Gluten Free Beers

Thought I would put together a guide of all gluten free beers that are popular, among my favorites are the Omission Ale, and Tweason Ale by Dogfish.
descriptions from:
http://www.bonappetit.com/drinks/beer/slideshow/10-gluten-free-beers-that-actually-taste-good

gluten-free-beer-shootout-gear-patrol-lead-full-2

 

estrella-daura-326Estrella Damm: Daura


Unlike most gluten-free beers, Spain’s Daura is made with barley malt. The brewery uses a proprietary technique to remove gluten from barley malt (the amount of gluten is below the allowable threshold), meaning Daura taste close to the real thing. The light, bubbly beer gently smells of sweet toasted grains, with a bit of bitterness on the back end.
celia-beer-326Ipswich Ale Brewery: Celia Saison



After John Kimmich’s wife, Jennifer, was diagnosed with celiac disease, the Vermont brewer (from Alchemist) decided to make her a flavorful craft beer. For this Belgian-inspired saison, John relied on sorghum syrup, Curaçao orange peel, and Celia hops to create a crisp, tart beer drinker with a peppery and citrusy profile. (Note: Though brand rights were sold to Massachusetts’s Ipswich, the recipe remains unchanged.)
greens-beer-165x600Dry-Hopped Lager


Brewed in Belgium, Green’s relies on millet, sorghum, rice, and buckwheat to concoct its line. While the caramel-y Discovery Amber Ale, rich and toffee-tinged Endeavour Dubbel Ale, and fruity and potent Quest Gluten-Free Tripel Ale are all wonderful, the latest release is a revelation: Crisp, refreshing, and fabulously floral, Enterprise Dry-Hopped Lager is perfect from afternoon to last call.
shakparo-beer-326Sprecher Brewing Co.: Shakparo Ale


Sprecher first created this West African-style ale as a one-off for Milwaukee’s African World Festival. The sorghum-and-millet concoction (they’re common ingredients in sub-Saharan Africa, where wheat and barley are rare) was so popular that the Wisconsin brewery made Shakparo a regular. The pleasingly tangy refresher somewhat recalls apple cider.
dogfish-treasonale-326Dogfish Head Craft Brewed Ales: Tweason’ale


In lieu of barley, the Delaware brewers turned to sorghum syrup to fuel this fruit-forward gluten-free offering that’s flavored with strawberries and sweetened with a bit of buckwheat honey. Tweason’ale is by turns sweet and tart, and it’ll ably slay thirst on a sunny afternoon.
omission-lager-646Omission Beer: Lager



What’s left out of Omission? Well, the beer is made from low-protein barley treated with an enzyme that breaks down gluten and proteins. While Omission beers are below the established cutoff line for gluten-free products, they can’t be labeled as such. Nonetheless, the pale ale is a hoppy pleasure, the IPA is smooth and piney, and the crisp lager is made with Citra hops for a touch of tropical complexity. (Keep an eye out for San Diego’s forthcoming Duck Foot, which also makes gluten-removed beer.)
harvest-beer-400x600Harvester Brewing: IPA No. 2



Portland, Oregon, may be chockablock with innovative breweries, but few embrace the gluten-free mission quite like Harvester, which turns locally grown chestnuts, fruit, and hops into a kaleidoscopic array of ales. Among the standouts are the citrus-forward Pale Ale, the chocolaty Dark Ale, and the intensely hoppy IPA No. 2—currently, the hoppiest gluten-free beer commercially produced.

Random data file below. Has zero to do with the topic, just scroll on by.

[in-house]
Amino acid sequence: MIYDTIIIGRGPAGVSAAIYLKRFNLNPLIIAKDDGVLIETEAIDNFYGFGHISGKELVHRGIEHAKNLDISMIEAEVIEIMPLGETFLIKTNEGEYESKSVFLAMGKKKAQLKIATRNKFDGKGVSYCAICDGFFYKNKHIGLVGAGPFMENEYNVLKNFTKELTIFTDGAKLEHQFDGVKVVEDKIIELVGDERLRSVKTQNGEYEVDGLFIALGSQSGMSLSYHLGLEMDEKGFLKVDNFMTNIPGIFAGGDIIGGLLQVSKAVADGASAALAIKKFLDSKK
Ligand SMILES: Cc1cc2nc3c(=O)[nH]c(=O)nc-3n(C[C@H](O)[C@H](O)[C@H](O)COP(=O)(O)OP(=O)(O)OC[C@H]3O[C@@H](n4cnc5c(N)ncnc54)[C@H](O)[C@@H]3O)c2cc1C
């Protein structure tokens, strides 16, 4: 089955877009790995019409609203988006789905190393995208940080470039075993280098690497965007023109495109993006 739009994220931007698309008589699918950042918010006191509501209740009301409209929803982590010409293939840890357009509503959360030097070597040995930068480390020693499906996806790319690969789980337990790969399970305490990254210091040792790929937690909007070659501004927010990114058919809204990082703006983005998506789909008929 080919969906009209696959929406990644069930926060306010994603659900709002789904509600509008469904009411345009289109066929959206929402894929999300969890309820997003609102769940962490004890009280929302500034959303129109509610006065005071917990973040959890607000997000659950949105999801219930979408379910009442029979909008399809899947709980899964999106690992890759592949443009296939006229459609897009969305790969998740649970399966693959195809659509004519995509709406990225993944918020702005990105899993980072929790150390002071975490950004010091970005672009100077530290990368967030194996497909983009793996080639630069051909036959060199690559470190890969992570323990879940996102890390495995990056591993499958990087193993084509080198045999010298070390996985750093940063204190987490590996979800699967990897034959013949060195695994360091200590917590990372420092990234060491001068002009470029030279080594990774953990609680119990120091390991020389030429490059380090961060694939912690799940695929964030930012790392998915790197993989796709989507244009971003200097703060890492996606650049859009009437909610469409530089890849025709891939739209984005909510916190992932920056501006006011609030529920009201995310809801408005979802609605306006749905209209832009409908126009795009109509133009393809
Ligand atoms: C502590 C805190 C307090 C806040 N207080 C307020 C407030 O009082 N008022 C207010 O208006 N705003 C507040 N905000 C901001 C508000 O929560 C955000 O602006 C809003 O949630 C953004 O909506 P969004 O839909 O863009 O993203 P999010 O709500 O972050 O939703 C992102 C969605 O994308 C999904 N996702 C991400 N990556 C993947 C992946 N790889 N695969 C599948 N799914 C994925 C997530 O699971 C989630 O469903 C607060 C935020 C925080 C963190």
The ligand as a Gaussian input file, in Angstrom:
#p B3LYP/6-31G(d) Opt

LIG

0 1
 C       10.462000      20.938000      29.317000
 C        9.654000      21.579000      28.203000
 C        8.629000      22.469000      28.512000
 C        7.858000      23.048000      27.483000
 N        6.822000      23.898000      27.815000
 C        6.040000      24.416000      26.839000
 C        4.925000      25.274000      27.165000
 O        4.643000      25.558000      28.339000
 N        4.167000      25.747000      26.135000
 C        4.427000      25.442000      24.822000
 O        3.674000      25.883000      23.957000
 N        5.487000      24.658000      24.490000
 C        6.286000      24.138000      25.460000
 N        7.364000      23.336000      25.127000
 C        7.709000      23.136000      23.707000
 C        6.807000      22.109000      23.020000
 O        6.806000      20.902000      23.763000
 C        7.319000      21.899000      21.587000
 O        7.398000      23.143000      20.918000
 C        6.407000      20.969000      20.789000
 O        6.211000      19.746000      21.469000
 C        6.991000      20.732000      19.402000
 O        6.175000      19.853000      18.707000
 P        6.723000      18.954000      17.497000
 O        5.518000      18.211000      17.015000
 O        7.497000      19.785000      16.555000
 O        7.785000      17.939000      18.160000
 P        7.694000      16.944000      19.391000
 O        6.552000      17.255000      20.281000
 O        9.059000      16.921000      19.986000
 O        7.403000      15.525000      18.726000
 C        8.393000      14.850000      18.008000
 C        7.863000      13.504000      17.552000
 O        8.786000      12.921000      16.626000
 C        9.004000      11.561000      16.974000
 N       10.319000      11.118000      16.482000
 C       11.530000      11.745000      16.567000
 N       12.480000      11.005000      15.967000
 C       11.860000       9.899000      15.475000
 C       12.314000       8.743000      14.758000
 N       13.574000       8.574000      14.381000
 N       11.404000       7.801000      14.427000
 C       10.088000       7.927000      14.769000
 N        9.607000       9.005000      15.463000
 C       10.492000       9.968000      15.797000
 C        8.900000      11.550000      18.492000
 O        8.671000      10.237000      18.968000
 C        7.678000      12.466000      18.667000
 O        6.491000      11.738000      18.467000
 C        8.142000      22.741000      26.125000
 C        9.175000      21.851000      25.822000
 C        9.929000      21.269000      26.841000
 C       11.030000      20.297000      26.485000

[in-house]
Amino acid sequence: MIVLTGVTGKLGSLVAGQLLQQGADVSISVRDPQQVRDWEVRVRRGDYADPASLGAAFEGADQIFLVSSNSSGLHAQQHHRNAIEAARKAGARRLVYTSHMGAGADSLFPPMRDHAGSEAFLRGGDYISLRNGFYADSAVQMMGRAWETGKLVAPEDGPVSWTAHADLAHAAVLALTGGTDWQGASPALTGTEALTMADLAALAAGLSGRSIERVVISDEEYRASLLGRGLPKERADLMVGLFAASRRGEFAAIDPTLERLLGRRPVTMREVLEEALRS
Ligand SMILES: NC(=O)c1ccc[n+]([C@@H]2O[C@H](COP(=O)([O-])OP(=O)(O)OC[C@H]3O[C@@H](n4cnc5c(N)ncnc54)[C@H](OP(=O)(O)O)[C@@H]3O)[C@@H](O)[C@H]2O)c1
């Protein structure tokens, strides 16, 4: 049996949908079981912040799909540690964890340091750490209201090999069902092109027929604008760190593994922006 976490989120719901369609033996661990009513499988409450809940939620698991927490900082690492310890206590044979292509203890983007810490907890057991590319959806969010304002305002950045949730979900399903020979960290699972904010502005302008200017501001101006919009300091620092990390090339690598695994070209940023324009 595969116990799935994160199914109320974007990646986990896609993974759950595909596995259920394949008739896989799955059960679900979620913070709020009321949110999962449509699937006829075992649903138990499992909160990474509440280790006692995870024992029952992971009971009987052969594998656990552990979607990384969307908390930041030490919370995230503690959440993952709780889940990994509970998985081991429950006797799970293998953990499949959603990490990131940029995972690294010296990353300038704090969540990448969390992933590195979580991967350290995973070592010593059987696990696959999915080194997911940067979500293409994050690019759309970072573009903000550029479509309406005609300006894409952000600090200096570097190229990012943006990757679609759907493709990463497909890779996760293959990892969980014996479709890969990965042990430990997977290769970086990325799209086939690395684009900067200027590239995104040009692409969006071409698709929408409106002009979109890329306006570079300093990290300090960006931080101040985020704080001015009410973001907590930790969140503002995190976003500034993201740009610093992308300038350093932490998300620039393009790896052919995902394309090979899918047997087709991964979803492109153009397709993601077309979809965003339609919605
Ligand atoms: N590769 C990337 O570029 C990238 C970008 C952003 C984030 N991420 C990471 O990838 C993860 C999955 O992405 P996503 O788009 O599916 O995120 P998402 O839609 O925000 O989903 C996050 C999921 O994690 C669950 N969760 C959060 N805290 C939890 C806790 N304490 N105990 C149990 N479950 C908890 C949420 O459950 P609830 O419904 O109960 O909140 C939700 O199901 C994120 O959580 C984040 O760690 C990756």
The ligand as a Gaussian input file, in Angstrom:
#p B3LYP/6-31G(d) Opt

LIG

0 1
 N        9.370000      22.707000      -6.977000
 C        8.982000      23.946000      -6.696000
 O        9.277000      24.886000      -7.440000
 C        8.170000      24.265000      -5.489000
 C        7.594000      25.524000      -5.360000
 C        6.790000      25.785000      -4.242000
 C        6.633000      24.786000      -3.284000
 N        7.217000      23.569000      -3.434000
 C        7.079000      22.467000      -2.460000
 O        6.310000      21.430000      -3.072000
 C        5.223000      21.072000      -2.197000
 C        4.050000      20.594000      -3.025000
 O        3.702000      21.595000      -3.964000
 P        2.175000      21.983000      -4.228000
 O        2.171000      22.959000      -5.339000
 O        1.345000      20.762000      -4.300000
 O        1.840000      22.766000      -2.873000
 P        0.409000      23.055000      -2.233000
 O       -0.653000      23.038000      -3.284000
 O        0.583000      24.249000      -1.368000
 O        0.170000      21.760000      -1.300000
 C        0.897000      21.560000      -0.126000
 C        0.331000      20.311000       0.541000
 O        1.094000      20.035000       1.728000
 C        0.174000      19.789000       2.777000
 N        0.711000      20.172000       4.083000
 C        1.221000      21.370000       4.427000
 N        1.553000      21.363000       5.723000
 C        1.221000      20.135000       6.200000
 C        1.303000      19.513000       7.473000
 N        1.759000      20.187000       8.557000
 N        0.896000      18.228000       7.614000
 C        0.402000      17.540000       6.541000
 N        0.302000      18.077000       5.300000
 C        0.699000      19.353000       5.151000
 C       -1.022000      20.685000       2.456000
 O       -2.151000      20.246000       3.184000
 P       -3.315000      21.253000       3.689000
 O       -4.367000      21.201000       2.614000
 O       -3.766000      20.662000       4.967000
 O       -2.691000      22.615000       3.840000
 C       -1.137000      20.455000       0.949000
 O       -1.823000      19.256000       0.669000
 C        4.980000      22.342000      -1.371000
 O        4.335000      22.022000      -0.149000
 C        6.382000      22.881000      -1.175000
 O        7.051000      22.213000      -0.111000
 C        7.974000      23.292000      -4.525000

glutenator-326Epic Brewing Company: Glutenator


To craft Glutenator, the Salt Lake City, Utah-based brewery dialed up a blend of brown rice, sweet potatoes, molasses and millet. Add in a boatload of citrusy and floral American hops, and you have a balanced, bitter-and-sweet brew with a light body and moderate carbonation.
new-planet-raspberry-326New Planet Gluten Free Beer: Raspberry Ale


After being diagnosed with celiac disease, beer lover Pedro Gonzalez founded Colorado’s New Planet. The trio of releases includes the hoppy Pale Ale, light-bodied Blonde Ale and Raspberry Ale. The sorghum syrup supplies a tangy edge that’s balanced by sweetening corn, while orange peel and Oregon raspberry purée provide a delicately fruity nose.
new-grist-beer-646Lakefront Brewery: New Grist



New Grist was America’s first gluten-free beverage that the U.S. government permitted to carry the name “beer.” Its creation was spurred by a call from a doctor lamenting his gluten intolerance, which led Lakefront president Russ Klisch to create this straw-colored libation made from sorghum and rice. It tastes lightly lemony, with an aroma of hay and cloves. Can’t find Lakefront’s offering? The sorghum-driven Bard’s Gold is a good backup.
glutenberg-beer-429x600
A few months after launching in late 2011, the Montreal-based brewery swept the gluten-free category at the prestigious World Beer Cup for its chestnut-driven Red, dry and citrusy Blonde, and lightly bitter American Pale Ale made with millet, buckwheat, and quinoa. Equally of note is the floral, fruity India Pale Ale, which counts black rice and corn as ingredients. Bonus points for the can format, ideal for backyard BBQs and beaches alike.
steadfast-beer-label-840x441Steadfast Beer Co.: Oatmeal Cream Stout


By and large, most gluten-free beers stick to lighter-hued styles like IPAs, lagers, or pale ales. Not so Steadfast, of Albany, N.Y. Sure, the brewery makes the finely fruity Golden Blonde Ale and floral Sorghum Pale Ale, but the Oatmeal Cream Stout sets Steadfast apart. Made with well-roasted oats, the inky stout is a silky indulgence. Look for its release in October.